Someone recently shared with me a discussion on the merits of certification as an indicator of expertise in healthcare IT. At the end of this month I’ll be finishing up a stint as a volunteer on the committee that administers the CPHIMS certification, so it’s a topic that interests me a lot- and one on which I have a pretty unique perspective.
It got me thinking about how we in healthcare IT identify ourselves and our colleagues as professionals. Do you get to be one because you call yourself one?
This is the first of two or three postings I plan over the next few days that will be musings on the subject.
I’m not going to link to the discussion that started me down this road for a couple of reasons…
One is that the opinions expressed weren’t very well informed, so as far as I’m concerned they don’t add much to the discussion. Plus, I’m really not interested in inflating the guy’s readership statistics. (If you’re curious, or just believe that you deserve punishment for sins committed in a past life, google a set of terms like “emr physician paranoia hubris” and it should come right up…)
The other point is that my main objective isn’t to play Alexander and Kilpatrick with some other blogger. Instead, I’d like to get people inside healthcare IT talking about our profession and about what credentials ARE important. How can we validate that we have, or the person we’re looking to hire has, the basic level of knowledge needed for the job?
Let’s start with the question of formal education.
My generation had very limited opportunity to study rigorous and relevant coursework related to IT in any flavor. The generation we learned from had virtually no opportunity whatsoever. (One of my mentors was a CPA by training.)
We are probably the last of the “accidental” IT professionals. My path in life took me from liberal arts (psychology, biology, English), to working for a medical practice, to managing a medical facility, and finally to IT. Since getting there, it’s continued to be a daily education- formally and informally- for the past 18 years.
Once I hit IT and found that I had an aptitude for it, I used to think “Boy, what could I have done if I’d taken just one computer course as an undergraduate? Then I would have recognized the direction my life should take.”
But then one day I heard a commercial where IBM was touting their introduction of the Personal Computer- in 1980. I graduated from college in 1979.
Had I come out of college as computer-boy- armed to the hilt with knowledge of COBOL and Fortran- I would have immediately seen the whole world change under my feet. I’d like to think I would have adapted, but…
About now is where you might expect the old guy to extol his lack of formal training and to decry the trend to require it of the young. Don’t hold your breath.
In fact, I’d love to be able to establish relationships with my local universities that would allow us to share our experience with their students and hire graduates that are already familiar with our industry. Instead, the best we can hope for is Computer Science graduates with strong backgrounds in theory and mathematics or MIS graduates with knowledge of computer applications in a general business environment.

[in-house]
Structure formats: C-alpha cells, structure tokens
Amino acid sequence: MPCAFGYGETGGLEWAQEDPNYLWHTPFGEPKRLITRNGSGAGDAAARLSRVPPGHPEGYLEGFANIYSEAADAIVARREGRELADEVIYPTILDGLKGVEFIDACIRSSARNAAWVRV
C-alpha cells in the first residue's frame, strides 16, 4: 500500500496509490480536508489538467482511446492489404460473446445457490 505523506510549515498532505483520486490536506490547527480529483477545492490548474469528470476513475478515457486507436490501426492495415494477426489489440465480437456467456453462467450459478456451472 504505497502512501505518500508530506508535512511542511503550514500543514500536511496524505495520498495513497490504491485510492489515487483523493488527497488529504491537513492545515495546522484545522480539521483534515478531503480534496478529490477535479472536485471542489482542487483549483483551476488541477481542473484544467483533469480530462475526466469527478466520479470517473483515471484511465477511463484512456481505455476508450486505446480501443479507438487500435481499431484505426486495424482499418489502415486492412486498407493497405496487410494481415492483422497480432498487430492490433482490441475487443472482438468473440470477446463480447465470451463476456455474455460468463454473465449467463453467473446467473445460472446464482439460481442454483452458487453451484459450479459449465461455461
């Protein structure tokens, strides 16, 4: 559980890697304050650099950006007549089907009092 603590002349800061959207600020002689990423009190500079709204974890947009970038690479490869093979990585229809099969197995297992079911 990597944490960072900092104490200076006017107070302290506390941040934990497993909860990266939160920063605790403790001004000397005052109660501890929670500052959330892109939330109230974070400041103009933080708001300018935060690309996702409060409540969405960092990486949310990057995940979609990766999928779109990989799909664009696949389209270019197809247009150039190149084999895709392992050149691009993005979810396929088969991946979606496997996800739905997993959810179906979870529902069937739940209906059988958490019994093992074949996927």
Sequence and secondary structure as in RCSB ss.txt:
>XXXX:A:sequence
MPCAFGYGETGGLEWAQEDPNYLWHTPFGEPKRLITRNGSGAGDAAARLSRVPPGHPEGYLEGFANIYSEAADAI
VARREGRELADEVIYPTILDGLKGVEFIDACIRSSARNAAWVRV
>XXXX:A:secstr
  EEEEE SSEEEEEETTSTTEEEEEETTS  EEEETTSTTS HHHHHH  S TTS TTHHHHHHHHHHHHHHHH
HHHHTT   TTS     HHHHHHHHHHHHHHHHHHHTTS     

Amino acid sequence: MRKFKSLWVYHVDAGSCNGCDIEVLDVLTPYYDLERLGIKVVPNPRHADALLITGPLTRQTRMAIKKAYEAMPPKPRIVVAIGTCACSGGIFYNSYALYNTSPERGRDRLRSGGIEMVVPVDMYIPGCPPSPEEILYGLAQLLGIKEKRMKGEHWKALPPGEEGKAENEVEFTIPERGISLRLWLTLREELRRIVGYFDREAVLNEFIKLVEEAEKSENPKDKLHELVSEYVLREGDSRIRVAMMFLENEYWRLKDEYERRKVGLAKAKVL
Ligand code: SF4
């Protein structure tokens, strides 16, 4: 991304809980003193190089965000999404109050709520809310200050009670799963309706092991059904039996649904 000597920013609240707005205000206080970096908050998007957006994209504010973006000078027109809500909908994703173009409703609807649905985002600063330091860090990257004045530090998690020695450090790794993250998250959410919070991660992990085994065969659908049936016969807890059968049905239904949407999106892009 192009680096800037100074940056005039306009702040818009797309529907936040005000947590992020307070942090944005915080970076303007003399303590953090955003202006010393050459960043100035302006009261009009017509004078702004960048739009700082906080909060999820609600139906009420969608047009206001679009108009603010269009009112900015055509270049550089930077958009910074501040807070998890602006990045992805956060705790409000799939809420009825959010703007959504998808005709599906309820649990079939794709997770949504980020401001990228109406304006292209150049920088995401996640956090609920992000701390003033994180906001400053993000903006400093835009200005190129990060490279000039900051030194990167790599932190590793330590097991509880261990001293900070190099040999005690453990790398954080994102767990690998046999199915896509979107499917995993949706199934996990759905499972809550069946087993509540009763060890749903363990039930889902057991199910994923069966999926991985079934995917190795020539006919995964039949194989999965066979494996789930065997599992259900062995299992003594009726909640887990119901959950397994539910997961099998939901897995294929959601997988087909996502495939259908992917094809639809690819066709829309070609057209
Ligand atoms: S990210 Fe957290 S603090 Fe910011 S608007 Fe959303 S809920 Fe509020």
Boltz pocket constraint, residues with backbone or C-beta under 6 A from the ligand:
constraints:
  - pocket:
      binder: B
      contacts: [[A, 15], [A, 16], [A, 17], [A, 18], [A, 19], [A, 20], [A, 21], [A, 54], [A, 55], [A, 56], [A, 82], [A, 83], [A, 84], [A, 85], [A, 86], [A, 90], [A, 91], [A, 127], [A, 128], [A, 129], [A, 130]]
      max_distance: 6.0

The last time I had an important analyst position to fill, I thought that I’d shop around for schools with programs that taught what my people really needed: computer skills like database management and basic programming, business skills like financial and project management, medical skills like terminology and anatomy, and analytical skills like statistics. Build all that on the foundation of an understanding of the healthcare IT environment in general.
There are programs that sound promising. AMIA has a site that lists more than 80 institutions with programs in “medical, nursing, and health care informatics”. But when you start digging and looking at curricula, most are concentrations in medical records, or research.
There are some- Northeastern in Boston is one- with programs that sound like the one I described. If you know of others that you can recommend, please share them. (Not many of Boston’s best are looking to move to southeastern Ohio.)
The prognosticators suggest a booming job market in healthcare IT over the next few years. You don’t need a crystal ball to see that the confluence of an aging and entitled population, a shortage of healthcare workers, downward pressure on revenues, all in an industry that is late to the game when it comes to building efficiency with IT, makes for what might be a perfect storm of need for knowledgeable IT people.
Who’s going to meet that need?
There’s too much uninformed sentiment that it’s nothing to worry about- after all the generation presently coming of age has a degree of computer literacy that we couldn’t imagine a few years ago, right? Well, I’m not sure that I’m comfortable depending on my neighbor’s kid (or mine) to bail the US healthcare industry out of the coming crisis on the basis of their lifelong experience with Mario and ICQ.